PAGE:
“You see this goblet?” asks Achaan Chaa, the Thai Buddhist master. “For me this glass is already broken. I enjoy it; I drink out of it. It holds my water admirably, sometimes even reflecting the sun in beautiful patterns. If I should tap it, it has a lovely ring to it. But when I put this glass on the shelf and the wind knocks it over or my elbow brushes it off the table and it falls to the ground and shatters, I say, ‘Of course.’ When I understand that the glass is already broken, every moment with it is precious.”
As with asceticism there are two versions. One is to average the ups and their accompanying downs so that you end up with level-headed contentment always. It’s like cultivating moderate jadedness.
The other version is captured in Achaan Chaa’s last line: “When I understand that the glass is already broken, every moment with it is precious.” It’s like he enjoys the glass more–really gets high off on it, precisely because he knows it is eventually going down.
This brings me to a key concept from economics. It’s the difference between substitutes and complements. Substitutes are “instead of’s.” Complements are “also’s.” The economic textbook example of a substitute is consumption of hot dogs and hamburgers. The more hot dogs you consume, the less hamburgers. In contrast, hot dogs and hot dog buns are complements. The more hot dogs you consume the more hot dog buns you consume.
We can apply substitute and complement logic to the relationship between today’s happiness and tomorrow’s. Hedonists assume they’ll treat today’s ups as a substitute for tomorrow’s, and so they aim to really get high today so they won’t be disappointed tomorrow. Ascetics assume they’ll treat today’s ups as a complement for tomorrow’s. They aim low today so they won’t be disappointed tomorrow.
Achaan Chaa seems to be encouraging this kind of blended hedonistic asceticism. Like the hedonists you make today’s ups a substitute for tomorrow’s ups. But like the ascetics you expect tomorrow’s decline to be disappointing so you don’t allow yourself to get too high today. Don’t get high on heroin. Get high on a goblet, precisely because you expect it to break.
Expectation is what Buddha said is the source of suffering. Though at least in Achaan Chaa’s interpretation, expectation of what drives the whole philosophy. It’s precisely because he expected the goblet to break that he enjoys it.. Maybe what Buddha meant causes suffering is expectation of highs, not lows. After all, what drove him to his campaign in the first place? A sobering change in expectation about our fates when he witnessed aging, illness, and death.
I think Buddhism’s understanding of expectation’s role in human life tends to be too glib. Yes expecting too much causes suffering. But expecting too little does too. Expectation isn’t some tacked on human fallibility, it’s central to all human and indeed all living behavior. Everything from evolutionary adaptation to scientific reasoning is all about expectation, anticipating tomorrow, gaining predictive utility. The question isn’t whether to expect but what to expect.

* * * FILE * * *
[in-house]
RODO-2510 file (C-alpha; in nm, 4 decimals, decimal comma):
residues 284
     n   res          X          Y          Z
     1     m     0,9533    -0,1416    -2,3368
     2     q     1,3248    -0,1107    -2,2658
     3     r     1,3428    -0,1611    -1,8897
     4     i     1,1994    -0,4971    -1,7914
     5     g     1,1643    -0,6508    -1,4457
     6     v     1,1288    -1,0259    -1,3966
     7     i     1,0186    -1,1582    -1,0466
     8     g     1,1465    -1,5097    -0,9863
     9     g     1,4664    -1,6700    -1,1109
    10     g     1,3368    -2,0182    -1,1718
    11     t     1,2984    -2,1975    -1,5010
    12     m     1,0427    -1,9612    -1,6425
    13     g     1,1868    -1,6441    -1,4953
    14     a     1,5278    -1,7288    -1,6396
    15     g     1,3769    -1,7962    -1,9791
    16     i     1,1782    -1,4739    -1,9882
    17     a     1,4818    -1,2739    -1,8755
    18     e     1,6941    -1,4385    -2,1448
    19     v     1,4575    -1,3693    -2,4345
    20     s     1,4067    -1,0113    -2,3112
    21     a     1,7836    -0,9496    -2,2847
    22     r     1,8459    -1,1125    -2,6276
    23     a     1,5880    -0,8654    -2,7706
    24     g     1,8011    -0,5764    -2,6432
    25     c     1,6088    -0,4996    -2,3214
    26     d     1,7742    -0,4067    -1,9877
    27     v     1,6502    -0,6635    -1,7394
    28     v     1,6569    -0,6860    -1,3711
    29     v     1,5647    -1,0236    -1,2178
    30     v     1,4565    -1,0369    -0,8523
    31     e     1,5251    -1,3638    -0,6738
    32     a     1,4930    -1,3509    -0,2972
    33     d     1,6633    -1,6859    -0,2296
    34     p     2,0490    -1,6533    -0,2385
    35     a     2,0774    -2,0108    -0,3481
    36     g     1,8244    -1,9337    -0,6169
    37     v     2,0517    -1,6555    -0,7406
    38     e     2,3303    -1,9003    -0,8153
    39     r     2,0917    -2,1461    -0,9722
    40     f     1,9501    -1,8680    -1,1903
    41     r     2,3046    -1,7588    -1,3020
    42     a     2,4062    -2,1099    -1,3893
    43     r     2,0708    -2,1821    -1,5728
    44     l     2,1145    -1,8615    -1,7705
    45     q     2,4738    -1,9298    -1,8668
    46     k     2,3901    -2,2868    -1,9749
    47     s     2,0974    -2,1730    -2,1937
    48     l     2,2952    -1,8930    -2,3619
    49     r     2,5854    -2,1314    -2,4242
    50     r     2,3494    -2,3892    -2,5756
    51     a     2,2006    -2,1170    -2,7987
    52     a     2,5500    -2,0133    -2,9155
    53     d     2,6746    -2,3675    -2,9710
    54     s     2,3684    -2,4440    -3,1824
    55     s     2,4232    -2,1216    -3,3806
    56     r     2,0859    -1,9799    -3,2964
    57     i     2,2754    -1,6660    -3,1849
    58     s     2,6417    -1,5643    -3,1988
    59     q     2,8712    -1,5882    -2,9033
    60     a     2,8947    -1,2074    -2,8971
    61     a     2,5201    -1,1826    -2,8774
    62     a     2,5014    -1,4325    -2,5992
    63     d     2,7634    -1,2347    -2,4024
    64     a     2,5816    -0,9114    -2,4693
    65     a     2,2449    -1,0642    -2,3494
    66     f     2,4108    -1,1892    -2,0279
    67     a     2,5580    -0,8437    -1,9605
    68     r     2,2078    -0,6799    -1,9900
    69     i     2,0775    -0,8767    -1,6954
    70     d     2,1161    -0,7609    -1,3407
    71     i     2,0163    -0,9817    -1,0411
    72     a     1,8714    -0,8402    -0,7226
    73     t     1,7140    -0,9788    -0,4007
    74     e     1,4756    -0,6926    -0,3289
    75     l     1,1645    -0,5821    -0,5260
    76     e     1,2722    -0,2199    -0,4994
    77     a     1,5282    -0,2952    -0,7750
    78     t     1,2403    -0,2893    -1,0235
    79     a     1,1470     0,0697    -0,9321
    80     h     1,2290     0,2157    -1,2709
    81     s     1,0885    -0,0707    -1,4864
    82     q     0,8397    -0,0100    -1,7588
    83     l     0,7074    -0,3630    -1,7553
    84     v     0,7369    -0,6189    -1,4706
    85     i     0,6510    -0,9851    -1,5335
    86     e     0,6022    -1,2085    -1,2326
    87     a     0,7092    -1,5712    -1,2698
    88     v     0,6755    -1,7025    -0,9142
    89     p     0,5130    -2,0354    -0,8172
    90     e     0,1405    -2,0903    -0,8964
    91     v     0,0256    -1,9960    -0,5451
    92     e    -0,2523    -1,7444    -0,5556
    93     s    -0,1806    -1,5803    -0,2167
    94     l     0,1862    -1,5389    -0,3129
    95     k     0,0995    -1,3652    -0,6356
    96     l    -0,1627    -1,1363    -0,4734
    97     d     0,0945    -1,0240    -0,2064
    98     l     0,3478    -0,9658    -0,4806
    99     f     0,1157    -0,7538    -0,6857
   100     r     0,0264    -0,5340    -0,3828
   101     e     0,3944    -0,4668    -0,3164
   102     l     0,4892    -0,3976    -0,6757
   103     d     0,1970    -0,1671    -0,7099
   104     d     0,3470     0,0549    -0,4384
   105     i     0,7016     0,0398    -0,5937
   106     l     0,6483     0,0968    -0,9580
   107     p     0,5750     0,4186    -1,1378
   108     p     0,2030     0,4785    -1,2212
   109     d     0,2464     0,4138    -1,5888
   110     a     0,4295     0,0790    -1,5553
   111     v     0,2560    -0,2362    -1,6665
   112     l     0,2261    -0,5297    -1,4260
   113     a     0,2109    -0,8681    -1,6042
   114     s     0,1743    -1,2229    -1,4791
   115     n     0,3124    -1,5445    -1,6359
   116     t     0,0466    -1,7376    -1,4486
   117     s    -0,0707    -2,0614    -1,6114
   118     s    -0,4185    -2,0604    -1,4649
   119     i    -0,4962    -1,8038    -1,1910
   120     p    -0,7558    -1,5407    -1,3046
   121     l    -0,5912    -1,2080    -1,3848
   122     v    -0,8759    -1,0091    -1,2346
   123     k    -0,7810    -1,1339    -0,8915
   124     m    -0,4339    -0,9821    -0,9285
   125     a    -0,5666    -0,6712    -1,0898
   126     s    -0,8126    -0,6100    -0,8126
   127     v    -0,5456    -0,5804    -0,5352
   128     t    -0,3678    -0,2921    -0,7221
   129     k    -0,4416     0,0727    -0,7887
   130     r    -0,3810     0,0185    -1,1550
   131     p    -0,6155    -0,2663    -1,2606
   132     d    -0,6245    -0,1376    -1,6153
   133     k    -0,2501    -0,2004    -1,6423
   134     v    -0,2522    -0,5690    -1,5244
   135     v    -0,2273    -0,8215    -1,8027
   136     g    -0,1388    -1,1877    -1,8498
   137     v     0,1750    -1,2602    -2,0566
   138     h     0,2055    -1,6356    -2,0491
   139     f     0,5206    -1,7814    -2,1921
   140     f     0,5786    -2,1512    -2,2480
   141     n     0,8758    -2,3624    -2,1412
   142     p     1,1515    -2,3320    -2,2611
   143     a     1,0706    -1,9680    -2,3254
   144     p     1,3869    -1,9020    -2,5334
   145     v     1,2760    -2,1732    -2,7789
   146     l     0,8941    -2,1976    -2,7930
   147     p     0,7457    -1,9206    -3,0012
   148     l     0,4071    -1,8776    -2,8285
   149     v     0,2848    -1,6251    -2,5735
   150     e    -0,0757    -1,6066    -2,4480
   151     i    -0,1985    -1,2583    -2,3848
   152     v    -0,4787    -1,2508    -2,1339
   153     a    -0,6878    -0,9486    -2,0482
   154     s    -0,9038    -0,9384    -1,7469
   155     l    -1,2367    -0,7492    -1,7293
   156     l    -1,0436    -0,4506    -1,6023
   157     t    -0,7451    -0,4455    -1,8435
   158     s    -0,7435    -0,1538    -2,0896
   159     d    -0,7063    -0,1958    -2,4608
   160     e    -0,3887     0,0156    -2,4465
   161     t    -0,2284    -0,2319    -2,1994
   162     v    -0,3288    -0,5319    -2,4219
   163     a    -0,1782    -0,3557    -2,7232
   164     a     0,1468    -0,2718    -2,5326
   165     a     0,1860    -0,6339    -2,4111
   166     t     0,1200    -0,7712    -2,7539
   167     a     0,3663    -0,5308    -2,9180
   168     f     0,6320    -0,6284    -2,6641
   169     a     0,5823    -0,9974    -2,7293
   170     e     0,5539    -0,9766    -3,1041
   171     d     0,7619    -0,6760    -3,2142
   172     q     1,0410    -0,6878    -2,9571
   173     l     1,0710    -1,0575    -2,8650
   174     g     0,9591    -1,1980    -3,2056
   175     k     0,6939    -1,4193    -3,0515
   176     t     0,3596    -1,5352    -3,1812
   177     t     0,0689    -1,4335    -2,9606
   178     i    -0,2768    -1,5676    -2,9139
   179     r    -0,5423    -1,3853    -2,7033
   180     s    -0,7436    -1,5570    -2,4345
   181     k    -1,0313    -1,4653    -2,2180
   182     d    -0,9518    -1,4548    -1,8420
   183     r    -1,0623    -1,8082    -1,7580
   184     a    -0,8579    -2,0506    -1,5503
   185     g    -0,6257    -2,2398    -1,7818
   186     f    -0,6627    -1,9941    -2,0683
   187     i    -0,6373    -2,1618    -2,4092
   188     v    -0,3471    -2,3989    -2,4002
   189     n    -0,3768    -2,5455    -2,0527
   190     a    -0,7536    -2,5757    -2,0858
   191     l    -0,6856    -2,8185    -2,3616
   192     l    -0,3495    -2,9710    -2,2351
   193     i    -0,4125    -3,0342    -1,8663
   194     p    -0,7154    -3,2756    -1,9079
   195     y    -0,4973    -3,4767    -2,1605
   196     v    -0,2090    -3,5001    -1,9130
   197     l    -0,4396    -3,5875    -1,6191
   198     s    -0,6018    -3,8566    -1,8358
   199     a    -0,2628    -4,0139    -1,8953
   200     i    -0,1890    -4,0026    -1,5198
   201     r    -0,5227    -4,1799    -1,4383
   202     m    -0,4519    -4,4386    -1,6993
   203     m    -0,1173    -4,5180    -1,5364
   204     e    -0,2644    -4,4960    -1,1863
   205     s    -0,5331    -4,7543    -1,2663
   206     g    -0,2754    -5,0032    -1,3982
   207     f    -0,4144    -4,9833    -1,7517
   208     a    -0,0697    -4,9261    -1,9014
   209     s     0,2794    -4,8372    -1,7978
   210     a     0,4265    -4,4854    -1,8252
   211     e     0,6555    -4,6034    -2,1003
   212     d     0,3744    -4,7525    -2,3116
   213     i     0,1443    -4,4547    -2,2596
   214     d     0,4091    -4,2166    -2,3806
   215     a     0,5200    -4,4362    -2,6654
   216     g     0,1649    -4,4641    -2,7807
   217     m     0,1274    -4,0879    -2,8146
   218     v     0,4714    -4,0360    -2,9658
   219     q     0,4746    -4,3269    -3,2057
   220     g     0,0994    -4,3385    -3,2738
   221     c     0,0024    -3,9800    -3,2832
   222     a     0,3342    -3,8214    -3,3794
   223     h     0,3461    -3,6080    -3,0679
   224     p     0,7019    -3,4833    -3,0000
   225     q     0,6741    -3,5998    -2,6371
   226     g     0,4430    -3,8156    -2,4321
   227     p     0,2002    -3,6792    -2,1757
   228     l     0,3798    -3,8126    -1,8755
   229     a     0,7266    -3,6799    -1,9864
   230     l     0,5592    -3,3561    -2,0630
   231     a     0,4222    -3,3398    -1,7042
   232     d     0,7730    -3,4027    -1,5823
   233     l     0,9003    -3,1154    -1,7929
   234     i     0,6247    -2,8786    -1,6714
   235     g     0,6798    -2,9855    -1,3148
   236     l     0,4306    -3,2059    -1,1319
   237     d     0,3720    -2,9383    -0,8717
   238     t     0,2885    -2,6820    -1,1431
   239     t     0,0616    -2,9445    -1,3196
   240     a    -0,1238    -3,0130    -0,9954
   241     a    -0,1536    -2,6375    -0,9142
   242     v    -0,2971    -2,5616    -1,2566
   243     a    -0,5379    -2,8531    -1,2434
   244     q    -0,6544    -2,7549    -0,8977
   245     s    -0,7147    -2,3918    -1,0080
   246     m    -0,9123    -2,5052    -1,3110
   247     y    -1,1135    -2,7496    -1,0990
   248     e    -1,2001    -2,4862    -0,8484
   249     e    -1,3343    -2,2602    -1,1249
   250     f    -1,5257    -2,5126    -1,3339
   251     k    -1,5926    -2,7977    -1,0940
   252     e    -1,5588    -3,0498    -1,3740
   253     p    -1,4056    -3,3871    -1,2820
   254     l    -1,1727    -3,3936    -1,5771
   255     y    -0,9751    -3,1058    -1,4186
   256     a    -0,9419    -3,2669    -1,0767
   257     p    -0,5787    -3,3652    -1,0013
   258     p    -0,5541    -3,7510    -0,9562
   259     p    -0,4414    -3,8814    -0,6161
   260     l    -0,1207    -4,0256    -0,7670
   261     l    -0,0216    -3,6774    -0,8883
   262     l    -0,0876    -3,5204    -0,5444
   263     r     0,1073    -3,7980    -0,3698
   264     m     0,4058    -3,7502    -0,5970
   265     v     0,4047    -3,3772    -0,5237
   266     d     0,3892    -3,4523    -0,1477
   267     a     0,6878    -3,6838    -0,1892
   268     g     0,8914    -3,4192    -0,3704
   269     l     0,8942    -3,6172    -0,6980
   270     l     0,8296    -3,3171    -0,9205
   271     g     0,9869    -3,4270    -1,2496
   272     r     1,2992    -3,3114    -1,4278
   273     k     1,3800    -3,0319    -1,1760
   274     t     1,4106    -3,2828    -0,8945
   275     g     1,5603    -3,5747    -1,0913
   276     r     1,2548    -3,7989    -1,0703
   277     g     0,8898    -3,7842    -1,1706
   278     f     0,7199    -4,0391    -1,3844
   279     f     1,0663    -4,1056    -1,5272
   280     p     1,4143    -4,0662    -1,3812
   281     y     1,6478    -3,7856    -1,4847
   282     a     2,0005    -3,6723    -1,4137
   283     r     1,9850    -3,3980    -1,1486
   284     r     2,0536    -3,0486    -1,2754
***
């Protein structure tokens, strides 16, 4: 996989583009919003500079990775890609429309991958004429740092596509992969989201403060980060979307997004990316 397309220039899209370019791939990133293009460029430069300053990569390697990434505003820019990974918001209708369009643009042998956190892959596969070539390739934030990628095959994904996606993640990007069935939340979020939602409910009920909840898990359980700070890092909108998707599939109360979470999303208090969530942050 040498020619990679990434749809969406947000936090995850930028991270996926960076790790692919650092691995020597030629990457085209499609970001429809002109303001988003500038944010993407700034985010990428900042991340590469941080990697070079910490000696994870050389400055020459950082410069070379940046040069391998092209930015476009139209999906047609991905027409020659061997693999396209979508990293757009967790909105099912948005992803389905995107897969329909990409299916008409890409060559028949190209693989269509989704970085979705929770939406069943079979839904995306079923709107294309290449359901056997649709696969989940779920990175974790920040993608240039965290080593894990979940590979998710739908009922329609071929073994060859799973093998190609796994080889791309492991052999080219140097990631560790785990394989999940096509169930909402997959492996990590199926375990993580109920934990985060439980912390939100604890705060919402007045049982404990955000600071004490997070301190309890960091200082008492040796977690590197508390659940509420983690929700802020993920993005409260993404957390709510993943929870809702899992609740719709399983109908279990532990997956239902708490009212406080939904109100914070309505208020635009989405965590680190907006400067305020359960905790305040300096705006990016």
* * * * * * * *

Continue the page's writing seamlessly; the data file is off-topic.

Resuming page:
A Buddhist will often say, it’s not exactly expectation really. Rather, it’s attachment to expectation that causes suffering. Attachment sounds like expecting your expectations to be met. Sorry, I don’t think eliminating expectations that your expectations will met is either possible nor the route to ending suffering. What, after all is an expectation if you don’t somehow expect it to be met? I mean what kind of sense does it make to say “I expect to keep improving my skills but it won’t happen.”
But in a way Buddhism has it right. It says expect the unexpected. That’s what’s known as a “liar’s paradox,” a statement that when applied to itself contradicts itself. The original liar’s paradox is the statement “I am lying,” but there are many moral principles that have the same structure. When you apply them to themselves they’re self-contradicting or hypocritical: Do NOT be negative. You SHOULDN’T be judgmental. COMMIT yourself to flexibility. BE INTOLERANT of intolerance.
If a moral principle can be stated as a liar’s paradox (the way these were) it’s not a moral principle, it’s a moral dilemma. Do NOT be negative, for example raises the dilemma about when to be negative. And EXPECT the unexpected works the same way. Short of having a father who protects you from all downers, the trick in life is expectation management, knowing when to expect and when not to expect.
I hope this didn’t bring you down. If it did, I suggest you go find yourself a goblet, and if you’re at all hedonically inclined maybe fill it with some red wine. I expect you’ll enjoy it. And I also expect that all of us will be managing expectations, cradle to grave.